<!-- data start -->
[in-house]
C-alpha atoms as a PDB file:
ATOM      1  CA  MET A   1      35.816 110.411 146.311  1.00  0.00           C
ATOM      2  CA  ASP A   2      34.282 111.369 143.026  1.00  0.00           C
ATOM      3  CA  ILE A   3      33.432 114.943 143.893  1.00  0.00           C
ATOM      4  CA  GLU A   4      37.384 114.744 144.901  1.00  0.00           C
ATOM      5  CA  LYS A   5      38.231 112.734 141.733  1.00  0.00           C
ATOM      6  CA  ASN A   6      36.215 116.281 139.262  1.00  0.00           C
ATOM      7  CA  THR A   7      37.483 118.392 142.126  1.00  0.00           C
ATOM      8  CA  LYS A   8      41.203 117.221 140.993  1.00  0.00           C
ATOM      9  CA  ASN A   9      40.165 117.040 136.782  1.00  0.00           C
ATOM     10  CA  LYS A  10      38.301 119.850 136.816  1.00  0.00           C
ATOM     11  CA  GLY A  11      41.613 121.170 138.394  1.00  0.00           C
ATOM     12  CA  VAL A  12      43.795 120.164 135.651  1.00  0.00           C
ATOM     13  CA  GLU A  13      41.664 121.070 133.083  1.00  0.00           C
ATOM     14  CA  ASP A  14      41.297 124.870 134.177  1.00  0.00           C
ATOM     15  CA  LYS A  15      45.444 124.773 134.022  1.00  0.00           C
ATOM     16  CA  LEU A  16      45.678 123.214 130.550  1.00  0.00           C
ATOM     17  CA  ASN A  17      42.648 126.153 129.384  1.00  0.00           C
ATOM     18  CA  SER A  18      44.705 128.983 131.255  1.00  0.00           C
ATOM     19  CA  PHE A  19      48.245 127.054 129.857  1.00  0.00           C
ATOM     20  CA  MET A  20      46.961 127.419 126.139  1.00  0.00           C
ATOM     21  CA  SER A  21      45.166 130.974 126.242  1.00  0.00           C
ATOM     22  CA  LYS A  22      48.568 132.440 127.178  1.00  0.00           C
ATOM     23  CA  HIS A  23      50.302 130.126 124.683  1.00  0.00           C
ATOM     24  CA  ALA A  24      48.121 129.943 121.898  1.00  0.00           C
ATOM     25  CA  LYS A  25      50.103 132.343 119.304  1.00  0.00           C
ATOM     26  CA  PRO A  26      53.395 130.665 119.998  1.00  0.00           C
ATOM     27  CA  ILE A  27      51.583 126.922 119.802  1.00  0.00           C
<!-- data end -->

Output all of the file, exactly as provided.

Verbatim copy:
[in-house]
C-alpha atoms as a PDB file:
ATOM      1  CA  MET A   1      35.816 110.411 146.311  1.00  0.00           C
ATOM      2  CA  ASP A   2      34.282 111.369 143.026  1.00  0.00           C
ATOM      3  CA  ILE A   3      33.432 114.943 143.893  1.00  0.00           C
ATOM      4  CA  GLU A   4      37.384 114.744 144.901  1.00  0.00           C
ATOM      5  CA  LYS A   5      38.231 112.734 141.733  1.00  0.00           C
ATOM      6  CA  ASN A   6      36.215 116.281 139.262  1.00  0.00           C
ATOM      7  CA  THR A   7      37.483 118.392 142.126  1.00  0.00           C
ATOM      8  CA  LYS A   8      41.203 117.221 140.993  1.00  0.00           C
ATOM      9  CA  ASN A   9      40.165 117.040 136.782  1.00  0.00           C
ATOM     10  CA  LYS A  10      38.301 119.850 136.816  1.00  0.00           C
ATOM     11  CA  GLY A  11      41.613 121.170 138.394  1.00  0.00           C
ATOM     12  CA  VAL A  12      43.795 120.164 135.651  1.00  0.00           C
ATOM     13  CA  GLU A  13      41.664 121.070 133.083  1.00  0.00           C
ATOM     14  CA  ASP A  14      41.297 124.870 134.177  1.00  0.00           C
ATOM     15  CA  LYS A  15      45.444 124.773 134.022  1.00  0.00           C
ATOM     16  CA  LEU A  16      45.678 123.214 130.550  1.00  0.00           C
ATOM     17  CA  ASN A  17      42.648 126.153 129.384  1.00  0.00           C
ATOM     18  CA  SER A  18      44.705 128.983 131.255  1.00  0.00           C
ATOM     19  CA  PHE A  19      48.245 127.054 129.857  1.00  0.00           C
ATOM     20  CA  MET A  20      46.961 127.419 126.139  1.00  0.00           C
ATOM     21  CA  SER A  21      45.166 130.974 126.242  1.00  0.00           C
ATOM     22  CA  LYS A  22      48.568 132.440 127.178  1.00  0.00           C
ATOM     23  CA  HIS A  23      50.302 130.126 124.683  1.00  0.00           C
ATOM     24  CA  ALA A  24      48.121 129.943 121.898  1.00  0.00           C
ATOM     25  CA  LYS A  25      50.103 132.343 119.304  1.00  0.00           C
ATOM     26  CA  PRO A  26      53.395 130.665 119.998  1.00  0.00           C
ATOM     27  CA  ILE A  27      51.583 126.922 119.802  1.00  0.00           C